Noninvasive Localization of Electromagnetic Epileptic Activity. I. Method Descriptions and Simulations
- 297 Downloads
This paper considers the solution of the bioelectromagnetic inverse problem with particular emphasis on focal compact sources that are likely to arise in epileptic data. Two linear inverse methods are proposed and evaluated in simulations. The first method belongs to the class of distributed inverse solutions, capable of dealing with multiple simultaneously active sources. This solution is based on a Local Auto Regressive Average (LAURA) model. Since no assumption is made about the number of activated sources, this approach can be applied to data with multiple sources. The second method, EPIFOCUS, assumes that there is only a single focal source. However, in contrast to the single dipole model, it allows the source to have a spatial extent beyond a single point and avoids the non-linear optimization process required by dipole fitting. The performance of both methods is evaluated with synthetic data in noisy and noise free conditions. The simulation results demonstrate that LAURA and EPIFOCUS increase the number of sources retrieved with zero dipole localization error and produce lower maximum error and lower average error compared to Minimum Norm, Weighted Minimum Norm and Minimum Laplacian (LORETA). The results show that EPIFOCUS is a robust and powerful tool to localize focal sources. Alternatives to localize data generated by multiple sources are discussed. A companion paper (Lantz et al. 2001, this issue) illustrates the application of LAURA and EPIFOCUS to the analysis of interictal data in epileptic patients.
Unable to display preview. Download preview PDF.
- Gonzalez, S.L., Michel C., Lantz, G. and Grave de Peralta Menendez, R. Non stationary distributed source approximation: An alternative to improve localization procedures. Human Brain Mapping, 2001. In Press.Google Scholar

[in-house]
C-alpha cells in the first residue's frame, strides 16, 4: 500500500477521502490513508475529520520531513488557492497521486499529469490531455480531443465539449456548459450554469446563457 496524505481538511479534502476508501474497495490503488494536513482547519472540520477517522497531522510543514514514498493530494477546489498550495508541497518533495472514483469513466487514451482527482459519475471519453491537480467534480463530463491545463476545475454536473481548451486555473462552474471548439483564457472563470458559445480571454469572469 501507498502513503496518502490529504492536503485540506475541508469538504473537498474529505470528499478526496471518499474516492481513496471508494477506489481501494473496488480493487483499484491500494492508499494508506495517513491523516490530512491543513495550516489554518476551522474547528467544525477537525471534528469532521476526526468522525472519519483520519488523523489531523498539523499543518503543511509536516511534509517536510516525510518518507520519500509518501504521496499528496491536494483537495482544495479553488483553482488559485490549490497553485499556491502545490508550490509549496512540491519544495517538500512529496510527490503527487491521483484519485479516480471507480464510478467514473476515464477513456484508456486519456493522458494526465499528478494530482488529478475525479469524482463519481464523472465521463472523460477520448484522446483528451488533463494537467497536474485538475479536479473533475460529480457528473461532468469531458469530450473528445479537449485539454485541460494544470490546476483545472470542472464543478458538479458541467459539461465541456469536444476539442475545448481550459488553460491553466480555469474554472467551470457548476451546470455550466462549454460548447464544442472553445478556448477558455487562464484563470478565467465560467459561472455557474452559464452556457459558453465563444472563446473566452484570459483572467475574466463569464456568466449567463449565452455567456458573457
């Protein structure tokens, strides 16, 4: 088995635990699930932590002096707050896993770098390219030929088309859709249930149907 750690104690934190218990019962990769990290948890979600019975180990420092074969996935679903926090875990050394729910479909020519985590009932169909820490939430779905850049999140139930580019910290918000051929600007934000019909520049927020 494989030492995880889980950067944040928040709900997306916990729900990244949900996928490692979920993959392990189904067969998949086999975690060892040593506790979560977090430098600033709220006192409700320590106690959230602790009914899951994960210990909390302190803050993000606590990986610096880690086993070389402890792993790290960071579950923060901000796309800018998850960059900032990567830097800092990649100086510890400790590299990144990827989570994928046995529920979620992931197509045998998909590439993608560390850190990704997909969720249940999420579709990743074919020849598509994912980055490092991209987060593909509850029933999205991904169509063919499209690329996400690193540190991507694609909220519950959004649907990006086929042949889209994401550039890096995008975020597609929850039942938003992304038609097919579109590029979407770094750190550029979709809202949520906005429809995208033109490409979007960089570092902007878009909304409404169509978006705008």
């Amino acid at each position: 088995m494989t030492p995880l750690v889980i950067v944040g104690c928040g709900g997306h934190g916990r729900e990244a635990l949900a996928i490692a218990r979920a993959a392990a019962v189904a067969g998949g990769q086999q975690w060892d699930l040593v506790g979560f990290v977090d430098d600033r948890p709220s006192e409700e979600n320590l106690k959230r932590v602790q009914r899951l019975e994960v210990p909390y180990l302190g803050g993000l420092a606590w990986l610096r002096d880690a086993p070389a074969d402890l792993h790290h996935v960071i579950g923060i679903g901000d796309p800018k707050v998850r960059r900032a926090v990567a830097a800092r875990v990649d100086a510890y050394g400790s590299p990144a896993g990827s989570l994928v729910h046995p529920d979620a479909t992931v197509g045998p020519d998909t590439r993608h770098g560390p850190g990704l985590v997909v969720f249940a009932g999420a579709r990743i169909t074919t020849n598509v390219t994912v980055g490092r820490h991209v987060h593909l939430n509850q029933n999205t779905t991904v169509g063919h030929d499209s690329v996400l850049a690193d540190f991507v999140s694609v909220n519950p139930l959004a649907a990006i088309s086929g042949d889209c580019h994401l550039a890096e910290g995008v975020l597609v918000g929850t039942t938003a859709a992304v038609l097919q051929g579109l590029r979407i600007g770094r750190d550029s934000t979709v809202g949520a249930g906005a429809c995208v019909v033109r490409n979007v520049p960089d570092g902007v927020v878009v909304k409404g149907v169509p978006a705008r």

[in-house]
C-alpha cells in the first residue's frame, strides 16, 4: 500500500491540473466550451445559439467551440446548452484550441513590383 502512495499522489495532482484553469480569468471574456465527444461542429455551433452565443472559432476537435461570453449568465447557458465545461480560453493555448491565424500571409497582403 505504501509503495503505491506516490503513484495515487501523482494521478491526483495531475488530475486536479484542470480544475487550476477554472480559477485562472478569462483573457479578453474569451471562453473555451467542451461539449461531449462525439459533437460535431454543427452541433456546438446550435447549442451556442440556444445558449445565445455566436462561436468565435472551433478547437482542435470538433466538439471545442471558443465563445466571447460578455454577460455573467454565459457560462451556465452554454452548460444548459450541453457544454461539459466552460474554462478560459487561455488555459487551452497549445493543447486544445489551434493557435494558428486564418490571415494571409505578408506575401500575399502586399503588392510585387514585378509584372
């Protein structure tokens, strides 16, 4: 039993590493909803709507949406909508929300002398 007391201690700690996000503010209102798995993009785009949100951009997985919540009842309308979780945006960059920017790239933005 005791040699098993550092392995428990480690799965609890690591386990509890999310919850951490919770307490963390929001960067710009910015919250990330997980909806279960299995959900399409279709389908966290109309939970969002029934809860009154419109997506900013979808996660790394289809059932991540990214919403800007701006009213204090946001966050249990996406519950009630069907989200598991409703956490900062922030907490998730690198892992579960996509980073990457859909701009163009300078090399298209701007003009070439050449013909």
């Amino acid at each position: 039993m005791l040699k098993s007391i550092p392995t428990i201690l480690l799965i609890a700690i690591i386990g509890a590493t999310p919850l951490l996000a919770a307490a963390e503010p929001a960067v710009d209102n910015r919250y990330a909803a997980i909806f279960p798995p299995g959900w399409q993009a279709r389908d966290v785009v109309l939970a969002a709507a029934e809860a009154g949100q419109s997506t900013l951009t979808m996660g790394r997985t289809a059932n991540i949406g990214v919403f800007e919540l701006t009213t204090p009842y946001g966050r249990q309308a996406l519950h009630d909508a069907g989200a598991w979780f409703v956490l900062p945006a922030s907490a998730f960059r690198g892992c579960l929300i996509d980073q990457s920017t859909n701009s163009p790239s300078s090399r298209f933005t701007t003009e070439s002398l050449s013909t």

- Grave de Peralta Menendez, R. and Gonzalez Andino, S.L. Distributed source models: Standard solutions and new developments. In: C. Uhl (Ed.), Analysis of neurophysiological brain functioning. Springer Verlag, 1999: 176-201.Google Scholar
- Lantz, G., Ryding, E. and Rosén, I. Three-dimensional localization of interictal epileptiform activity with dipole analysis: comparison with intracranial recordings and SPECT findings. J. Epilepsy, 1994, 7: 117-129.Google Scholar
- Lantz, G., Holub, M., Ryding, E. and Rosén, I. Simultaneous intracranial and extracranial recording of interictal epileptiform activity in patients with drug resistant partial epilepsy: patterns of conduction and results from dipole reconstruction. Electroenceph. Clin. Neurophysiol., 1996, 99: 69-78.PubMedGoogle Scholar
- Menke, W. Geophysical Data Analysis: Discrete inverse theory. Academic Press, San Diego, California, 1989.Google Scholar
- Rao, C.R. and Mitra, S.K. Generalized inverse of matrices and its applications. John Wiley & Sons, Inc., NewYork. 1971.Google Scholar
- Ripley, B.D. Spatial Statistics, Wiley, New York, 1981.Google Scholar
- Schmidt, R.O. A Signal Subspace Approach to Multiple Emitter Location and Spectral Estimation. Ph.D. thesis, Stanford University, Stanford, California, November 1981.Google Scholar